As many of you already know, I teach at the high school level. I’ve been at the same school since 1998 and I’m happy there. I’ve had the pleasure of watching so many students grow and graduate over the years. But when August comes back around it’s easy to get tunnel vision, put your head down and get mired in the nitty gritty of the daily life of an educator. When you are grading papers, writing rubrics and tweaking policies, it’s easy to lose sight of the lives developing outside the walls the school.
This year, as part of our efforts to encourage students to see a future beyond high school that involves a continued education, a group of teachers combined with our principal started a simple project idea we call #FalconsFly. On a public Facebook group, alums were encouraged to create a one slide image of themselves that includes their year of graduation, any education they have pursued since, and what they are up to in their lives now.
The impact of the project has only begun to unfold. In just a few weeks we saw almost two hundred alumni posting where they were, what they were up to and how they got there. We’ve learned a few things. Our staff has a lot to be proud of. We have many former students doing incredible things with their lives. We have students in almost every type of area, Health Care, the Arts, Technology, Military, Mothers, Educators, Business Professionals. Not everyone got there in the way they thought they would, or even ended up where they had envisioned, but two things are clear. They all kept learning in some way, and they all felt enough of a connection with their high school to drop us a line. These are far more personal and informative than the endless graduate surveys we mailed out in past years, only to receive a very few back. Many students even attached comments about how they felt our school prepared them, or advice on how our current students should approach high school and life thereafter.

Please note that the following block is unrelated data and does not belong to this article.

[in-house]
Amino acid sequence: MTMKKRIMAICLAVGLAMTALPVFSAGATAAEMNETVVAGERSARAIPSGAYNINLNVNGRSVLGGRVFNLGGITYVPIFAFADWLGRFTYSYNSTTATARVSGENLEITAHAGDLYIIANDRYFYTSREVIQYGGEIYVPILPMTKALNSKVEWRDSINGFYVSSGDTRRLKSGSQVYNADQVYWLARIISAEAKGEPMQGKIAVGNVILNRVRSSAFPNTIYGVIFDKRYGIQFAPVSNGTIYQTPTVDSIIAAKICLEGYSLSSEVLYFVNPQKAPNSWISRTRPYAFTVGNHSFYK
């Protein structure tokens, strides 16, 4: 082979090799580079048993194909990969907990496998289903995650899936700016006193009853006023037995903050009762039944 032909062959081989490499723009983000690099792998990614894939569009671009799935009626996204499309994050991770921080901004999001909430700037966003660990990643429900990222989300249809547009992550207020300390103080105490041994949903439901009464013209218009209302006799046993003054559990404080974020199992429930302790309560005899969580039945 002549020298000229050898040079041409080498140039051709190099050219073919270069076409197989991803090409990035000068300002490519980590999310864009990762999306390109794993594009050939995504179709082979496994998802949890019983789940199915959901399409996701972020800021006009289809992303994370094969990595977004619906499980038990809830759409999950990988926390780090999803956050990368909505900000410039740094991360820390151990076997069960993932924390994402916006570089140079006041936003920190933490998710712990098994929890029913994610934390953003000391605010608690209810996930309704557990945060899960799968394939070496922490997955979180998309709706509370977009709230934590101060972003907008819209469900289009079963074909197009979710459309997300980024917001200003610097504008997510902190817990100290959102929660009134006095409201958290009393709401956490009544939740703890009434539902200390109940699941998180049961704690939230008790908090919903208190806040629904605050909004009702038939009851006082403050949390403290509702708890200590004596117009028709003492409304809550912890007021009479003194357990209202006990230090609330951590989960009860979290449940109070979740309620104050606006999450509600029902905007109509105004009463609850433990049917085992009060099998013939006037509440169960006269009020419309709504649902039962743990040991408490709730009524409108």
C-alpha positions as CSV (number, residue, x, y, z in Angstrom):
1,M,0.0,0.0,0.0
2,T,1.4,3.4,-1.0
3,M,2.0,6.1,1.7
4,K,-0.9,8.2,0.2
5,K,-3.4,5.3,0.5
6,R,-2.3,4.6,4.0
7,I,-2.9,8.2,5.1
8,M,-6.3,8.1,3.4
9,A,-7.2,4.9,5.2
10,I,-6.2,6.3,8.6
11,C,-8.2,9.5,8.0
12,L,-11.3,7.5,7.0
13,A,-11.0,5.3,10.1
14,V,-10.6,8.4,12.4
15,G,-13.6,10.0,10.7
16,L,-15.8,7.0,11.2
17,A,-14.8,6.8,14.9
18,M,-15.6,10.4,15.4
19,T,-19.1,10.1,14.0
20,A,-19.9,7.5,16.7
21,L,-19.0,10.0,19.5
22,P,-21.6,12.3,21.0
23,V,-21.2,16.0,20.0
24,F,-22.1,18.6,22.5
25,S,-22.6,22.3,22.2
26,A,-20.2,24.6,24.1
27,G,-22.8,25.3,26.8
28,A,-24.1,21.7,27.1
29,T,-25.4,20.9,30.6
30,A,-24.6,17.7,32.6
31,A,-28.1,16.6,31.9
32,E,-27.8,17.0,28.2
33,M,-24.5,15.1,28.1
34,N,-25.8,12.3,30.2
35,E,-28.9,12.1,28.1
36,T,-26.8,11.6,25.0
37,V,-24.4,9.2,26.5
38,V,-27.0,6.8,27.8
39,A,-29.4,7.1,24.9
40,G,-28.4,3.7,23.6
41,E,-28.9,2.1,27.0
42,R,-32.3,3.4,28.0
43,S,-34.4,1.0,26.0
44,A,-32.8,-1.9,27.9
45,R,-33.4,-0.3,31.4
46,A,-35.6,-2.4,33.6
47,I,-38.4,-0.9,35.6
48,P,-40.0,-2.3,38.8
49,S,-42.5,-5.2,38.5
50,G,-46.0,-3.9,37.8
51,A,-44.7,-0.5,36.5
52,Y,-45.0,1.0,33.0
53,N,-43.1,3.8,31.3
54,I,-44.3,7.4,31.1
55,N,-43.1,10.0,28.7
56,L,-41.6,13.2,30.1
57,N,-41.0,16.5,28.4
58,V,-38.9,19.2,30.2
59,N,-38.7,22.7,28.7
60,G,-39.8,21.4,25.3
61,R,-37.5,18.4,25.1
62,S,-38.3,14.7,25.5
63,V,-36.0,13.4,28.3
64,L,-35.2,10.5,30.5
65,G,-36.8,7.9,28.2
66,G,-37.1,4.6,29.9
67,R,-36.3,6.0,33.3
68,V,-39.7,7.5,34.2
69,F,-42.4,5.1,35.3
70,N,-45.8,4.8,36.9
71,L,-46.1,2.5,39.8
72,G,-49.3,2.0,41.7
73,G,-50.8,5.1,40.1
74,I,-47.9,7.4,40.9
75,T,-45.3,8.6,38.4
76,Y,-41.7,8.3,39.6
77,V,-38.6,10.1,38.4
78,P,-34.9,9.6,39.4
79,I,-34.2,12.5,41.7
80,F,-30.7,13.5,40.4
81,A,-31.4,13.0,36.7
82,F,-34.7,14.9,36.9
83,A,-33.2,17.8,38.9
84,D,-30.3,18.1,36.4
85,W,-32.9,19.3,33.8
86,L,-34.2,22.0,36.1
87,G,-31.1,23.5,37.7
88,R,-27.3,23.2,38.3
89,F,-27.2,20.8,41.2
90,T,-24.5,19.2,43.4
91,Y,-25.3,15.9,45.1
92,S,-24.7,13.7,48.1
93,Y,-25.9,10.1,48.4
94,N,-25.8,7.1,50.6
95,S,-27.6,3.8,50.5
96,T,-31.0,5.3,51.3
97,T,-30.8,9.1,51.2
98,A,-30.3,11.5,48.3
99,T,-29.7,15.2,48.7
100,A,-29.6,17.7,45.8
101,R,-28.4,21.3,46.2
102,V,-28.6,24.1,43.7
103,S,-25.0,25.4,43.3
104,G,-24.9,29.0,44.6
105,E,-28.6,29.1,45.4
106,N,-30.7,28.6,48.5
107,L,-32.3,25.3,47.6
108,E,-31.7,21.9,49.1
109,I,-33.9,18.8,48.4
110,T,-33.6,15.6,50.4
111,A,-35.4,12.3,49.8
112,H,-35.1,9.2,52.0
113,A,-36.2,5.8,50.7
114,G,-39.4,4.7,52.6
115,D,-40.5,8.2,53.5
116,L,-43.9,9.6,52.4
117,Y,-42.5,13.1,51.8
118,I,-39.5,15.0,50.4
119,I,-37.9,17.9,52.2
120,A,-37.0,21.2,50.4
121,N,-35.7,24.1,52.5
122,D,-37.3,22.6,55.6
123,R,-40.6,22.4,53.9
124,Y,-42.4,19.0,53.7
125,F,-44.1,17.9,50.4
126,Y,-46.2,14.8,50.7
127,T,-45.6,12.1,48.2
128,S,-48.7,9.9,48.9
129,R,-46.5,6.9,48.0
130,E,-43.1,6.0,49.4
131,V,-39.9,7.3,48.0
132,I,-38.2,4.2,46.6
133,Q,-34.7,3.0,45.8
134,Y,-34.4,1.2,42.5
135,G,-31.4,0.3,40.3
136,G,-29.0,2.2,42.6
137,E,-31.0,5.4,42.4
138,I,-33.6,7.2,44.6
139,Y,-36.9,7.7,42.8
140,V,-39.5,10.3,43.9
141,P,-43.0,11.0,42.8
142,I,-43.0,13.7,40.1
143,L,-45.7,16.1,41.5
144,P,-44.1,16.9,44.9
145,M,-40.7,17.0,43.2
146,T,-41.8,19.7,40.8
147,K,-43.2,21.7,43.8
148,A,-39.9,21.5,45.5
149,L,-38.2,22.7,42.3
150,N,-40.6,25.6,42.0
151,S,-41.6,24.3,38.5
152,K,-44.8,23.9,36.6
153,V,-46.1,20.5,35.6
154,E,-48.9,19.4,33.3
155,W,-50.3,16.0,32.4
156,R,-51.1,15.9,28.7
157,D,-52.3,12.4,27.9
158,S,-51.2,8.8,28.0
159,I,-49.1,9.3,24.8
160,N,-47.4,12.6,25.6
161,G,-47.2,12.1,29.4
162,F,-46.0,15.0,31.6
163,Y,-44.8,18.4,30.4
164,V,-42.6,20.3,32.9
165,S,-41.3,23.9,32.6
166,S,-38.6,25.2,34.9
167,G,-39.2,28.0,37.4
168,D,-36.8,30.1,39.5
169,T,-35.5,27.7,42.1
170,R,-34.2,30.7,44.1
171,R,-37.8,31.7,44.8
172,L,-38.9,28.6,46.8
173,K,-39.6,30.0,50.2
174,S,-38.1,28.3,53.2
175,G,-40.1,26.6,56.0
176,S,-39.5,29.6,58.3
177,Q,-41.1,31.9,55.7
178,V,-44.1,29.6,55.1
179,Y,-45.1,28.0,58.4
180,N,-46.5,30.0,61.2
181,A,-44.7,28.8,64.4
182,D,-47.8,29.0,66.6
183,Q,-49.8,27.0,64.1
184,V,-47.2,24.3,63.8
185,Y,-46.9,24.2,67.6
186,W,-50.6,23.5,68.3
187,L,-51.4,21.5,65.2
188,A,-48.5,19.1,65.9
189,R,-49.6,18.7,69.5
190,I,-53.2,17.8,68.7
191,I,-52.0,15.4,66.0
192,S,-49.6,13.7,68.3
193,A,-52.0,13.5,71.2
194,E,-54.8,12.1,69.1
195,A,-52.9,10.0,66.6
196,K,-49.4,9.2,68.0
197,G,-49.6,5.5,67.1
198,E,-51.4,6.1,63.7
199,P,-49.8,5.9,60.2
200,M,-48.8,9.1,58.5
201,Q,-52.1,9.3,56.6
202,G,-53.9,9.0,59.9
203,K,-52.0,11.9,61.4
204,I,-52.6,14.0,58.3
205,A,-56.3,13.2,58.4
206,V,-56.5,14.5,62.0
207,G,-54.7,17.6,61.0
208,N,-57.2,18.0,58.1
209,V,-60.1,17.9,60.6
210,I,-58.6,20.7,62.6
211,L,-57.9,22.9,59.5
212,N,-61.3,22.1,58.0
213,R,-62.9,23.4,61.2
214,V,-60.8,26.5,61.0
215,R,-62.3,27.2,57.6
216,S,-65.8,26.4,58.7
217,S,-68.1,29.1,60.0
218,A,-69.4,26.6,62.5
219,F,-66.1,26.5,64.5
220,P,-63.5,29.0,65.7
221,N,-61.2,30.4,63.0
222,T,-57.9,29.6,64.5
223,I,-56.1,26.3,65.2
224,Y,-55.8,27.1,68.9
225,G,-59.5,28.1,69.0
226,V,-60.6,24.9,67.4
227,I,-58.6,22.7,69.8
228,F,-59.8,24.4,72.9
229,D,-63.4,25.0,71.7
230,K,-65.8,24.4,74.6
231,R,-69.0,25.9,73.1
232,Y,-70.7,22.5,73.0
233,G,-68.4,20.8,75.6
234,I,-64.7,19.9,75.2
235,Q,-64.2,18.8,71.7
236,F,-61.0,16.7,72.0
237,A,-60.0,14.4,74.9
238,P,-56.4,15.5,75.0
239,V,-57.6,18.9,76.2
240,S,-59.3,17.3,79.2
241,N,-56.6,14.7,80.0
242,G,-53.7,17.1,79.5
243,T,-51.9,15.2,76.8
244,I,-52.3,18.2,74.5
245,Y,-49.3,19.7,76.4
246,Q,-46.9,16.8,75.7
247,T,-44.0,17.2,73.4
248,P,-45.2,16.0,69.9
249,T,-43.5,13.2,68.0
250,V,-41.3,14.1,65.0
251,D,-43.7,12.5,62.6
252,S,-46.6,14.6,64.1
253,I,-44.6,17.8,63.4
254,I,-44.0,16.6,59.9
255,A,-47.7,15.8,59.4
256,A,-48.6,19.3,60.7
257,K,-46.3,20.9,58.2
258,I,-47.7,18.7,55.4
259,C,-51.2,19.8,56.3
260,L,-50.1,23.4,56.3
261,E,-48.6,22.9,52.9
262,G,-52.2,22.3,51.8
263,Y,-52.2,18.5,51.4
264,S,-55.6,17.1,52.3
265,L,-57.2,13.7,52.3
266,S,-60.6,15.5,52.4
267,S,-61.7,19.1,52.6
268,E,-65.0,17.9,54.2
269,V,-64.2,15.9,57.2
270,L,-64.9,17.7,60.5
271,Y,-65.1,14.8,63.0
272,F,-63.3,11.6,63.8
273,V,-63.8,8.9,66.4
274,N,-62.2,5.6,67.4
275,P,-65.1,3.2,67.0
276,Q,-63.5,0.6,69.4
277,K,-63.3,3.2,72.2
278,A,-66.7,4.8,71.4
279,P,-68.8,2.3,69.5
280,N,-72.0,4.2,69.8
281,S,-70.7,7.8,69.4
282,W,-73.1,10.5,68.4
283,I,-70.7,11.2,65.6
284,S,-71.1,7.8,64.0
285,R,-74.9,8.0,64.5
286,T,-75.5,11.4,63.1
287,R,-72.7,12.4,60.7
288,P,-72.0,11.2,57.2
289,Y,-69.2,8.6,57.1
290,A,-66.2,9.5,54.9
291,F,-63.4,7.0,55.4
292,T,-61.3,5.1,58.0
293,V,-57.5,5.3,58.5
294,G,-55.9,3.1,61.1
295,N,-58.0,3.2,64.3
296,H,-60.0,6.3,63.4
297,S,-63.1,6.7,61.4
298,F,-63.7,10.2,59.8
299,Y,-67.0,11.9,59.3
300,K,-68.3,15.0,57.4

Our staff working on this project didn’t just create a Facebook group, they helped uncover the story of our school. They helped to document the legacy of our impact and helped to provide a network of mentors, role models, and adult learners to hold up to our current students and say “Yes, you can do this.” Imagine the impact on the community if those faces of successful graduates stared back at them in our hallways when they come to discuss a school budget, for vote on a building construction bond.
It’s easy to lose the story in the work that we do when we are only reading one word at a time.